Ear & Body Piercing/nose piercing weeping after four weeks??
so I got my nose pierced on the 19th of august, so about 4 weeks ago. I clean it, I make sure I clean it in the shower with hot water.
this morning it hurt a little, it still hurts now and I looked at it and there was like a white goo around the edges, I cleaned it off with some hot water and then ran my nose under the tap, its never done this before.
also it get a little itchy sometimes, my mum told me it only itches if its healing.
I haven't changed the stud anddd about 3 days ago, something got up my nose and I tried to get it out and accidently ripped the stud half way through my skin, so it didn't actually fall out. I managed to push it back through but it bled a little and I did clean it with hot water and a tissue
am I doing something wrong?
is it infected?
will I have to take it out?
is there anything I should be doing?
should I go back to the piercer?
should I be worried??
sorry about all the questions. I worry a lot!
I tried to answer your questions holistically, since it mostly comes back to the point that I would strongly suggest that you return to see the piercer for a consultation. Some of what you ask should be directed towards your healthcare provider, rather than a piercer. See your piercer in person to consult about how to improve your healing and possibly upgrade your jewelry to a piece less likely to get injured again.
If you provide a photo and clear description of the jewelry material and brand if you know, that could help.
1> am I doing something wrong?
Probably not anything crucial, but you could likely improve the way you care for it, and perhaps the fit and quality of the jewelry. The links for simple, gentle care that I provided should help you protect it a bit better than the care instructions you may have been given.
2> is it infected?
Your healthcare provider should be determine this by taking a culture. From your description, it could be irritated, and or infected. Heat, redness, swelling, pain and or discolored discharge are the most common signs of infection.
3> will I have to take it out?
Probably not. See your piercer about this.
4> is there anything I should be doing?
Assess the jewelry fit and quality, and reevaluate your care process. There is always something you can improve.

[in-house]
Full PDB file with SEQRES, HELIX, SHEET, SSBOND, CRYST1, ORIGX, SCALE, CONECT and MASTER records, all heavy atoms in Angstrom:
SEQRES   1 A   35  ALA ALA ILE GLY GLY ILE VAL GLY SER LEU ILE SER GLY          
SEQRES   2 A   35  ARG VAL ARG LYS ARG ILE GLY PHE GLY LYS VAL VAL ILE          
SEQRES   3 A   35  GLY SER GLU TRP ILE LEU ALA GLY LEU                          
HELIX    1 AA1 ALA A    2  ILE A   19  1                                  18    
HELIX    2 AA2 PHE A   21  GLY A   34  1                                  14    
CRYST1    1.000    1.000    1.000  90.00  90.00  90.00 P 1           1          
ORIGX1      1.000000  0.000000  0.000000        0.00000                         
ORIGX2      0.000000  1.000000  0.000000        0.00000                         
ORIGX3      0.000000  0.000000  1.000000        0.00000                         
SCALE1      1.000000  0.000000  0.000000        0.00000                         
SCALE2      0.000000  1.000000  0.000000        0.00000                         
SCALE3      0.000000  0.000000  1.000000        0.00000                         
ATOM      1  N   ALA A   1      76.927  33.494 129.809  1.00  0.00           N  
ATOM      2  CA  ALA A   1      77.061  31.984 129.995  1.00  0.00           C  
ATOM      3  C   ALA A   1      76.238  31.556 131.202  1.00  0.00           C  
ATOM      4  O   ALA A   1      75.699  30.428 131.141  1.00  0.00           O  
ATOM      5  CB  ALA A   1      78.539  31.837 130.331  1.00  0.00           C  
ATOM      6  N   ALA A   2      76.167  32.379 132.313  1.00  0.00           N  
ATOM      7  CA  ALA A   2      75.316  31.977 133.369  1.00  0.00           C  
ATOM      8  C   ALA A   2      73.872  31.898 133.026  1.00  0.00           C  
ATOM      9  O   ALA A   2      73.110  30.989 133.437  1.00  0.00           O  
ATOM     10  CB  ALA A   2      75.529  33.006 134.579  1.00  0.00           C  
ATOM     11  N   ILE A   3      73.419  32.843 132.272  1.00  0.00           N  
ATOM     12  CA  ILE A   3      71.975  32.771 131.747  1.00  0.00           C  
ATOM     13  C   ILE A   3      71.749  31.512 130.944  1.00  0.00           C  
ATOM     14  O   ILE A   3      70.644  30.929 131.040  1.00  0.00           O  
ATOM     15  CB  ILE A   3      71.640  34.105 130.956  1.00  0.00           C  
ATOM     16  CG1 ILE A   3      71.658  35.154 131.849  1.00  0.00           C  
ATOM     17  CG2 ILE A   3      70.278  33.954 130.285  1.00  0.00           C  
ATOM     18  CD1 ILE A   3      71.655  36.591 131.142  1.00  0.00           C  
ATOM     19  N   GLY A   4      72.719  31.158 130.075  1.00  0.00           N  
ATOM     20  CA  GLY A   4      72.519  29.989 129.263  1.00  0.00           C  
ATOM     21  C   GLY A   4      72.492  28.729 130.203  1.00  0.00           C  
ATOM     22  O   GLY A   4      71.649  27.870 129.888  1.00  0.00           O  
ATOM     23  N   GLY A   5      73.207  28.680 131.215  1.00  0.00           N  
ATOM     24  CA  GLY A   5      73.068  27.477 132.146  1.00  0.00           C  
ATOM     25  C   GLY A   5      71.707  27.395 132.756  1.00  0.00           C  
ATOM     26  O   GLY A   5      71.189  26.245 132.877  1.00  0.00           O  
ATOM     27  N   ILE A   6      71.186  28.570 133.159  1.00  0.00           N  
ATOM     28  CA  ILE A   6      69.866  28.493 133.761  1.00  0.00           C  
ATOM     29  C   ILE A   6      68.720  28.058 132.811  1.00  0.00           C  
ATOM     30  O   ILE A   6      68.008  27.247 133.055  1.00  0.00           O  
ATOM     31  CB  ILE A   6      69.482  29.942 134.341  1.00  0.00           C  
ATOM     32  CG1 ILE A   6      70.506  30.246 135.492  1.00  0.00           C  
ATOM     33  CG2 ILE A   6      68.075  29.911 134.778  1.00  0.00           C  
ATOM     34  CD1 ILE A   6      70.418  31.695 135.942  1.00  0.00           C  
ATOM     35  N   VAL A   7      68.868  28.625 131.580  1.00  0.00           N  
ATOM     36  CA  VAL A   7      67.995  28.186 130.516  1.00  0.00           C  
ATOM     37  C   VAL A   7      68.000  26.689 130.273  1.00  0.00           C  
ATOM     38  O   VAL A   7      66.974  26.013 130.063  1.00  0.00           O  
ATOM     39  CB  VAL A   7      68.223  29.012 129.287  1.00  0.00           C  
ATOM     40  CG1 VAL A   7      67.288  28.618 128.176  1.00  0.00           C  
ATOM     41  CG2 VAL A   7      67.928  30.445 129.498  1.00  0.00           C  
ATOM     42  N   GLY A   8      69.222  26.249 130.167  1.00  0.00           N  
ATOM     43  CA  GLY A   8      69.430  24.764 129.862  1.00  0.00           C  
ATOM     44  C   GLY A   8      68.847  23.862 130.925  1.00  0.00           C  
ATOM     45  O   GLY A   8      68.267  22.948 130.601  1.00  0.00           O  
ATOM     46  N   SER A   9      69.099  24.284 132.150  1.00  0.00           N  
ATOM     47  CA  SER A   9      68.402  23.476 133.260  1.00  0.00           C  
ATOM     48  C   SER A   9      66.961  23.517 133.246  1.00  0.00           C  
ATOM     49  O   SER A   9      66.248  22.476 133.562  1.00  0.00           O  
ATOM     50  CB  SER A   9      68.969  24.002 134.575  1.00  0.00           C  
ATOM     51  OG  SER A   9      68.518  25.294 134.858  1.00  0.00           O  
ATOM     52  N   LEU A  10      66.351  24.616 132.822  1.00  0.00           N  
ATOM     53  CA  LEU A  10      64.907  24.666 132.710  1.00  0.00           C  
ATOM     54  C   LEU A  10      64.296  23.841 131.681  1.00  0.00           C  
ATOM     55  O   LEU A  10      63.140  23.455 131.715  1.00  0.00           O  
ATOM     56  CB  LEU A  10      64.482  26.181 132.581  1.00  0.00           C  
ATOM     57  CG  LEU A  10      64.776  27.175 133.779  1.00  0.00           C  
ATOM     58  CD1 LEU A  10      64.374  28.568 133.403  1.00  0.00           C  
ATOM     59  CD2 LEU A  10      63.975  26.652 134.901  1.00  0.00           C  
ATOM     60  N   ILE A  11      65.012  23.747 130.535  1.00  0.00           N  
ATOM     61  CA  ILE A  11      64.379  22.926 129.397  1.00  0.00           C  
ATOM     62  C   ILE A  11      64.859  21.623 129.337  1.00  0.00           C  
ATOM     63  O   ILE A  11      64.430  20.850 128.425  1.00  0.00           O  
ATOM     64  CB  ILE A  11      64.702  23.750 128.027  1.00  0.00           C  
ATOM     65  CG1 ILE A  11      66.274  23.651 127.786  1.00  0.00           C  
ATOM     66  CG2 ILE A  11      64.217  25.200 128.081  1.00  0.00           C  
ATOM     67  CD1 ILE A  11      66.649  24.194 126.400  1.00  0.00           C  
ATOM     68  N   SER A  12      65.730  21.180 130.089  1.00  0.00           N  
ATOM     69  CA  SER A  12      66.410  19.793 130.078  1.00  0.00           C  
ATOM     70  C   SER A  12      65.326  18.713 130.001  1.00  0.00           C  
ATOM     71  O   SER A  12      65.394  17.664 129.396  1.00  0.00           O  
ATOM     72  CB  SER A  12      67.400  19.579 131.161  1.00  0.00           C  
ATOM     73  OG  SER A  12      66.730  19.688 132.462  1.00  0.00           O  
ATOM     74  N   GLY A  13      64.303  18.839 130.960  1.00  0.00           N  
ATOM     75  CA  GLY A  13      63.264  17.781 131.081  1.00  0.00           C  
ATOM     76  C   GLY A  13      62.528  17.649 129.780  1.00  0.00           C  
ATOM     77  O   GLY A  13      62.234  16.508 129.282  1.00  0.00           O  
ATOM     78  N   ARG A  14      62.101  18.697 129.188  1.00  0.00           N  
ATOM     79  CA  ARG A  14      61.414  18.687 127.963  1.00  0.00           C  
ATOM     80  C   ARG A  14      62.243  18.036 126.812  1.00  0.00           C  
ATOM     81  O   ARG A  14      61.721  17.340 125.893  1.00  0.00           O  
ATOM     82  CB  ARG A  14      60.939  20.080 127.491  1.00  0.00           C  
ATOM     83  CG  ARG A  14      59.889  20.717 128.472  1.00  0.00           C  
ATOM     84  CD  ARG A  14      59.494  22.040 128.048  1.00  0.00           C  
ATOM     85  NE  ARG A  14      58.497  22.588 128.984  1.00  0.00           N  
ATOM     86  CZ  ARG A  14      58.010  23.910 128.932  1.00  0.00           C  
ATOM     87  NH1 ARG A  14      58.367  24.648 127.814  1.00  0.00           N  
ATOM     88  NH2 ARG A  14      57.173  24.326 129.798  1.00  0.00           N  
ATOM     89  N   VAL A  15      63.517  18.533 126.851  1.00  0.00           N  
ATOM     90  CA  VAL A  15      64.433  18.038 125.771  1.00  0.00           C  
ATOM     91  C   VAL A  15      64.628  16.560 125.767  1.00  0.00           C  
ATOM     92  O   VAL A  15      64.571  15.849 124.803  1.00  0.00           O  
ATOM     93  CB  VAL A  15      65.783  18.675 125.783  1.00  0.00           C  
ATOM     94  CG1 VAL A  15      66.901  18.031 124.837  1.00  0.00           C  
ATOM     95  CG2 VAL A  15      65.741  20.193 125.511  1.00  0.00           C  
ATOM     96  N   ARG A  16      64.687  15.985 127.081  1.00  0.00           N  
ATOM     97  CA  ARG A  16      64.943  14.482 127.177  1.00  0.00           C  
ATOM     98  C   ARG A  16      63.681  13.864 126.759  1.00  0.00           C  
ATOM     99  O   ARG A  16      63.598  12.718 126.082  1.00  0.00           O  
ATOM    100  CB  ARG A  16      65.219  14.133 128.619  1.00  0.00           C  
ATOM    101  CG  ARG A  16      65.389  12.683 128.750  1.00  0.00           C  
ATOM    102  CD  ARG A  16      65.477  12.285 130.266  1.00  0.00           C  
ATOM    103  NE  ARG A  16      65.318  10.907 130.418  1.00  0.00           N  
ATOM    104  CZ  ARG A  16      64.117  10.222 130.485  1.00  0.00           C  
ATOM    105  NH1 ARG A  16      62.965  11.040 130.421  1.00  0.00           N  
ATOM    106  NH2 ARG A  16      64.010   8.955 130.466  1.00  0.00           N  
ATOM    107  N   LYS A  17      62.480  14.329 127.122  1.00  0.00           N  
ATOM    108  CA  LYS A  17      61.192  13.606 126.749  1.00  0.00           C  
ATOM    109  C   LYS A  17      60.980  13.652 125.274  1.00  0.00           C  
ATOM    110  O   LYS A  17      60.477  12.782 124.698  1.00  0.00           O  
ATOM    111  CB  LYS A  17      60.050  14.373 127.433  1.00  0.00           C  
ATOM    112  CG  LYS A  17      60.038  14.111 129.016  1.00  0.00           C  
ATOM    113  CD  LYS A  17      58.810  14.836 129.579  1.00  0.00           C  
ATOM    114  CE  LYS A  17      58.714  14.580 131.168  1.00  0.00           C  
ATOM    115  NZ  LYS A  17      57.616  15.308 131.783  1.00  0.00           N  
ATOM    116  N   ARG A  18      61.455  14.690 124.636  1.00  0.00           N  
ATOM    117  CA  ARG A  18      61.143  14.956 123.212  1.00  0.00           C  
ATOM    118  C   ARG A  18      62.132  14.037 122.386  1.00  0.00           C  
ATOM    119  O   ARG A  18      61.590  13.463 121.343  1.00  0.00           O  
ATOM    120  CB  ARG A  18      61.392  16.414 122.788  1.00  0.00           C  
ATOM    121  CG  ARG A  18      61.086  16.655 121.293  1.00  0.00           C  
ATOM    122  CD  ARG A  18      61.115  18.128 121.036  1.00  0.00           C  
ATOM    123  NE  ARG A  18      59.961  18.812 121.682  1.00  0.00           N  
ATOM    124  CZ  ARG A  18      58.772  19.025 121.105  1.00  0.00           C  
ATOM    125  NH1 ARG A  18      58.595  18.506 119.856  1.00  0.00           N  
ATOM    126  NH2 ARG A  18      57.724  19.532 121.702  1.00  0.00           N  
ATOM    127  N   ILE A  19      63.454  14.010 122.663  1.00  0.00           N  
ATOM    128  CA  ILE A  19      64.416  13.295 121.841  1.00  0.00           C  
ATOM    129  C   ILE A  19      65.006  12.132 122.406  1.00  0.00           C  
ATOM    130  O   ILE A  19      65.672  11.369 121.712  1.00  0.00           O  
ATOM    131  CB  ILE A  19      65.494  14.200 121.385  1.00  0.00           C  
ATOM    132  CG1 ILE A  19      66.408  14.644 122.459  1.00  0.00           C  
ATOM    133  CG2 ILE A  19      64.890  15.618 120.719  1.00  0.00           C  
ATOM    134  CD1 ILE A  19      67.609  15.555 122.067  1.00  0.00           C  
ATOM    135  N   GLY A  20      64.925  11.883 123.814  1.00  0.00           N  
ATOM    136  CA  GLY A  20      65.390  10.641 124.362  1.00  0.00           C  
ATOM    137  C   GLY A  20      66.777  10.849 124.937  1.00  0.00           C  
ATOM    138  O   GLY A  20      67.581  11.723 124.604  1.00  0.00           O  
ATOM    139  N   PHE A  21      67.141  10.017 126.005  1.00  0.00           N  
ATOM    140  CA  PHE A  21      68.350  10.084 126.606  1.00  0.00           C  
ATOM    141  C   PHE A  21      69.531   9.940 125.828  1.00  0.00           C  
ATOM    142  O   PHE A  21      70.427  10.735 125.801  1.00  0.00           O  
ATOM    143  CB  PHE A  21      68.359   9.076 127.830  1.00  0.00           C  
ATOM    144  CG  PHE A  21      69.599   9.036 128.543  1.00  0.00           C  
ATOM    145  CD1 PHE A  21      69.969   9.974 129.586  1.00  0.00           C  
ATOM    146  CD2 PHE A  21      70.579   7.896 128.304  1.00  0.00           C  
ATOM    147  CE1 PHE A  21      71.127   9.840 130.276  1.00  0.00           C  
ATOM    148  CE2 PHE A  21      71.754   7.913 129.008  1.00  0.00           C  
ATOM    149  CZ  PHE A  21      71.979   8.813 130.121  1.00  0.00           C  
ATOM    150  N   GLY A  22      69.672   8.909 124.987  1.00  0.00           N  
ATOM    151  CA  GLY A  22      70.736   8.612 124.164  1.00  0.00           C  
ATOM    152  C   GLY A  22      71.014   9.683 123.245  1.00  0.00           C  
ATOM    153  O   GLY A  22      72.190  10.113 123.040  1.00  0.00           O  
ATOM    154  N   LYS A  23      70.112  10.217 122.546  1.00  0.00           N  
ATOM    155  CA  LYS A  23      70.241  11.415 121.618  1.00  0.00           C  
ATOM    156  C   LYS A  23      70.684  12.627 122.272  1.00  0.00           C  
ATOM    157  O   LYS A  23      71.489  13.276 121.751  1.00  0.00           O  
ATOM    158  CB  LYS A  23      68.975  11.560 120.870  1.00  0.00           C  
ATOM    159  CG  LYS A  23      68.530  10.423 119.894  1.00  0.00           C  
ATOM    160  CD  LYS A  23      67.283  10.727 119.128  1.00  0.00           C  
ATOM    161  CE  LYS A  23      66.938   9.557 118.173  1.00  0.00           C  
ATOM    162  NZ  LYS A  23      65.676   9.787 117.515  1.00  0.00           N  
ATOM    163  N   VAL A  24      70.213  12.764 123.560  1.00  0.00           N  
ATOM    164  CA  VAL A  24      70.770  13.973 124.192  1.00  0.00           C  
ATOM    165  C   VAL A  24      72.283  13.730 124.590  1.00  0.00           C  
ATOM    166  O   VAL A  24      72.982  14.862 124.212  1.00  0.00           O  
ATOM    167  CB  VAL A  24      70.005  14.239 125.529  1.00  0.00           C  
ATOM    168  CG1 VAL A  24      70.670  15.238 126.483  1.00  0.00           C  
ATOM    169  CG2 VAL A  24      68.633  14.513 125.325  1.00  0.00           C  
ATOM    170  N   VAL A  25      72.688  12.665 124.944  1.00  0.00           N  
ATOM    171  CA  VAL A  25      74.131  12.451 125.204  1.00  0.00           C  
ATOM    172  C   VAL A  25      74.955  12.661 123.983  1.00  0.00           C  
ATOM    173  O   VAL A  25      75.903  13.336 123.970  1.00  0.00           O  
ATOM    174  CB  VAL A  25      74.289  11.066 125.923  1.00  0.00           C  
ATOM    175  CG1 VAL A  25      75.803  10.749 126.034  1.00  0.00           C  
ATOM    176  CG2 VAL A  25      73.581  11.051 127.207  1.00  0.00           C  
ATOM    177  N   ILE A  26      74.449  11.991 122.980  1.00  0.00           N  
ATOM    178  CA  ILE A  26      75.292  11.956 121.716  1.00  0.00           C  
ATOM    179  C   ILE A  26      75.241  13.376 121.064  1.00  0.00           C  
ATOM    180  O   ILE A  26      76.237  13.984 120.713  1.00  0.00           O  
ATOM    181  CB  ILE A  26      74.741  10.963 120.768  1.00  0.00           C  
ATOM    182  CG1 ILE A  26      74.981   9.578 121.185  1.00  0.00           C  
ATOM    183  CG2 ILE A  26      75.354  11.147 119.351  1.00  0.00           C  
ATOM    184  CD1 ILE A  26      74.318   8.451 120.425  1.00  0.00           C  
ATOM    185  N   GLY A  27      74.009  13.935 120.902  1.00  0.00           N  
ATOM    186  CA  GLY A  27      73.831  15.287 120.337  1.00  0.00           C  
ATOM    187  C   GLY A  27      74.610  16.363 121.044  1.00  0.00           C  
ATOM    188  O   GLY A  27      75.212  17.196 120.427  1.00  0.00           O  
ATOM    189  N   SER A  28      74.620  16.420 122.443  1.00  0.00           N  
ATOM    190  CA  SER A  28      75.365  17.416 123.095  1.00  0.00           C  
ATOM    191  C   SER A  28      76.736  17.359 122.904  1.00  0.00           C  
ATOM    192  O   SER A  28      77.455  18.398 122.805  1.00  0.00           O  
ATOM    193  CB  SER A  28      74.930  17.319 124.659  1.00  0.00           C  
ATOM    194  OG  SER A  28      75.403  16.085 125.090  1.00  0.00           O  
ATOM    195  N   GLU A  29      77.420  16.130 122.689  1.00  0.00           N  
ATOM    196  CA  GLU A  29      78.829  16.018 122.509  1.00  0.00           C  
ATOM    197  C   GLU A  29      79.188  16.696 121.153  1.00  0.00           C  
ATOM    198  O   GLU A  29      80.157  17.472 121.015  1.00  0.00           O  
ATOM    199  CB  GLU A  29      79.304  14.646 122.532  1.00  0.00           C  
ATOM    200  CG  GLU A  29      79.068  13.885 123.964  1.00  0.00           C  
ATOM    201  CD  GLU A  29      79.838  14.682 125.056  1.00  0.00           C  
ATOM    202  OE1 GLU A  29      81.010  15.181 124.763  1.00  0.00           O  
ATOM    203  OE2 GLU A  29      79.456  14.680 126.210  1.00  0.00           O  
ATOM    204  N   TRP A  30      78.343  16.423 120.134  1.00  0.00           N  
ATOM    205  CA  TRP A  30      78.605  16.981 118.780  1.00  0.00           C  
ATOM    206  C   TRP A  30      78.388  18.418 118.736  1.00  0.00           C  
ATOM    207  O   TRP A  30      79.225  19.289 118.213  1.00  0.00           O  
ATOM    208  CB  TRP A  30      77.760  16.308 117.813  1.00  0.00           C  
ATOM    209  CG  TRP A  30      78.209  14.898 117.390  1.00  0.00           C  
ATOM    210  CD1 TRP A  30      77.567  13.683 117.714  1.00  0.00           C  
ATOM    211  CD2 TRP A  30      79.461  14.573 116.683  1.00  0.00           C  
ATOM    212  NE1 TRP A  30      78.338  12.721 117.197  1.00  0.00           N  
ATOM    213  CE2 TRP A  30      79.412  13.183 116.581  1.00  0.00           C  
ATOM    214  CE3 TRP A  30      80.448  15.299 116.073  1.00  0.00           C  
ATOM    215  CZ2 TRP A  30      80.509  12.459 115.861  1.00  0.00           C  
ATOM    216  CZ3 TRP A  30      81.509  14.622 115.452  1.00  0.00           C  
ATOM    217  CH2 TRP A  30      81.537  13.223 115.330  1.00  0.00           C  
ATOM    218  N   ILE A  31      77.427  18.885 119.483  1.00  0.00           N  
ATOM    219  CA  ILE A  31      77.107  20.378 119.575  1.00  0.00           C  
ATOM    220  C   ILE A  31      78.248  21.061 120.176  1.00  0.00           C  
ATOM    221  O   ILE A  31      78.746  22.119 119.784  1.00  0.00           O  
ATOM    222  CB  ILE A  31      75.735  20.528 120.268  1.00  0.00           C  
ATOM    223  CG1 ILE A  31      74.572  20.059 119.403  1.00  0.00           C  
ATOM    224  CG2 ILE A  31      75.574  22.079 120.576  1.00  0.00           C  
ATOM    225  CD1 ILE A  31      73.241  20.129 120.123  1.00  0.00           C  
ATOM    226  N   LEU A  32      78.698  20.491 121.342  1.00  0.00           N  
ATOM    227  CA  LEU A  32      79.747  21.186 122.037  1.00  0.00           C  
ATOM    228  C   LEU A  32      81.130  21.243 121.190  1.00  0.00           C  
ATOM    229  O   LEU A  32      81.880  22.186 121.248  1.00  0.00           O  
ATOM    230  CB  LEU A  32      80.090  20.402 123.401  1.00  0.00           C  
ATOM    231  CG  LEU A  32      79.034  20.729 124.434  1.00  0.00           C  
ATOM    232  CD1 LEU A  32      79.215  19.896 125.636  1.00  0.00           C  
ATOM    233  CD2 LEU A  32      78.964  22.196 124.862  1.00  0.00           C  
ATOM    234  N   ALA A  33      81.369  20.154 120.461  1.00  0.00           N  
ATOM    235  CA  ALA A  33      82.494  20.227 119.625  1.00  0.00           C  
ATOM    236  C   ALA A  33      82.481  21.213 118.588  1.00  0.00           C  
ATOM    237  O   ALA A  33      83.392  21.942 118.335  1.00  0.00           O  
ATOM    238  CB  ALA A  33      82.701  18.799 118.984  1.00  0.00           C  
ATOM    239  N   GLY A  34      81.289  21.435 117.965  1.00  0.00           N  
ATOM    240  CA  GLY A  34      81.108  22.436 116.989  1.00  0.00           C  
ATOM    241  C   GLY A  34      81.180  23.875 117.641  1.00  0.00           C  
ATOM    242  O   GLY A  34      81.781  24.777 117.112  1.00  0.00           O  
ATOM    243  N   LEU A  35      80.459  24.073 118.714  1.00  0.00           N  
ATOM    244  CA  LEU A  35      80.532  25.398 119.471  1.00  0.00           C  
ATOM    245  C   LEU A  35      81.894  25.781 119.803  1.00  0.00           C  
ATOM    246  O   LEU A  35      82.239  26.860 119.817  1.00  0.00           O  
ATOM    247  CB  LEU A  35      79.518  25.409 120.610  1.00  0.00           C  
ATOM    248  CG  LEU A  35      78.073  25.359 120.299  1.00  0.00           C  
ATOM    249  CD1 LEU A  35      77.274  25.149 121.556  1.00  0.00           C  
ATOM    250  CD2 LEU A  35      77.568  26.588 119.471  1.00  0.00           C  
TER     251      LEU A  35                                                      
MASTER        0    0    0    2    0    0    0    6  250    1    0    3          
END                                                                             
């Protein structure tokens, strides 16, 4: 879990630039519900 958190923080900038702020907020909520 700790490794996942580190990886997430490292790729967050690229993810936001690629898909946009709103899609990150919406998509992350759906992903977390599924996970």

5> should I go back to the piercer?
Yes. Most piercers offer free consultations and follow up visits. A professional wants you to heal well and come back if you have any issues.
6> should I be worried??
Be reasonably concerned about your well-being and wound care, and of the quality of the jewelry. Don't panic.
Often a piercing done with slightly irritating material like an alloy of gold, copper, silver and trace metals such as you mention can prevent complete healing. Switch to an implant certified piece of titanium jewelry http://piercingexp.com/faq/quality-jewelry.html
can explain more about selecting a safe piece.
Other notable cofactors the irritation could be related to:
*facial products you use; chemical or particulate irritation
*the shape and size of the jewelry; a piece out of proportion to your nostril
*a piercing done out of perpendicularity can abscess -|-
*mechanical friction/motion of the jewelry; moving it around too much
*sleeping on the piercing; putting pressure on the jewelry
*tap water; fluid causing ulceration of the wound bed
Stop by for a free consultation if you are in the area. See your piercer for options if you can.
We can send you an appropriate, attractive piece of jewelry if you can not make it in. http://piercingexp.com/online-store.html
has safe options if you are from afar.
In the meantime, try to follow simple sensible care described at http://piercingexp.com/faq/aftercare.html
with frequent use of hot compresses.
Some people in your situation have success with a judicious application of antiseptic or antibiotic products at this point. Others try to focus on great nutrition [like a balanced diet with additional garlic, vitamin C and minerals like zinc] and apply a dry hot compress [such as a cup of your favorite hot liquid, a heat pad set to medium or a hot washcloth in a Ziploc bag for ten-fifteen minutes once an hour up to bedtime] to increase circulation and build immune response. Make sure to put something absorbent such as a gauze pad or tissue in between you and the compress to keep it from getting sweaty.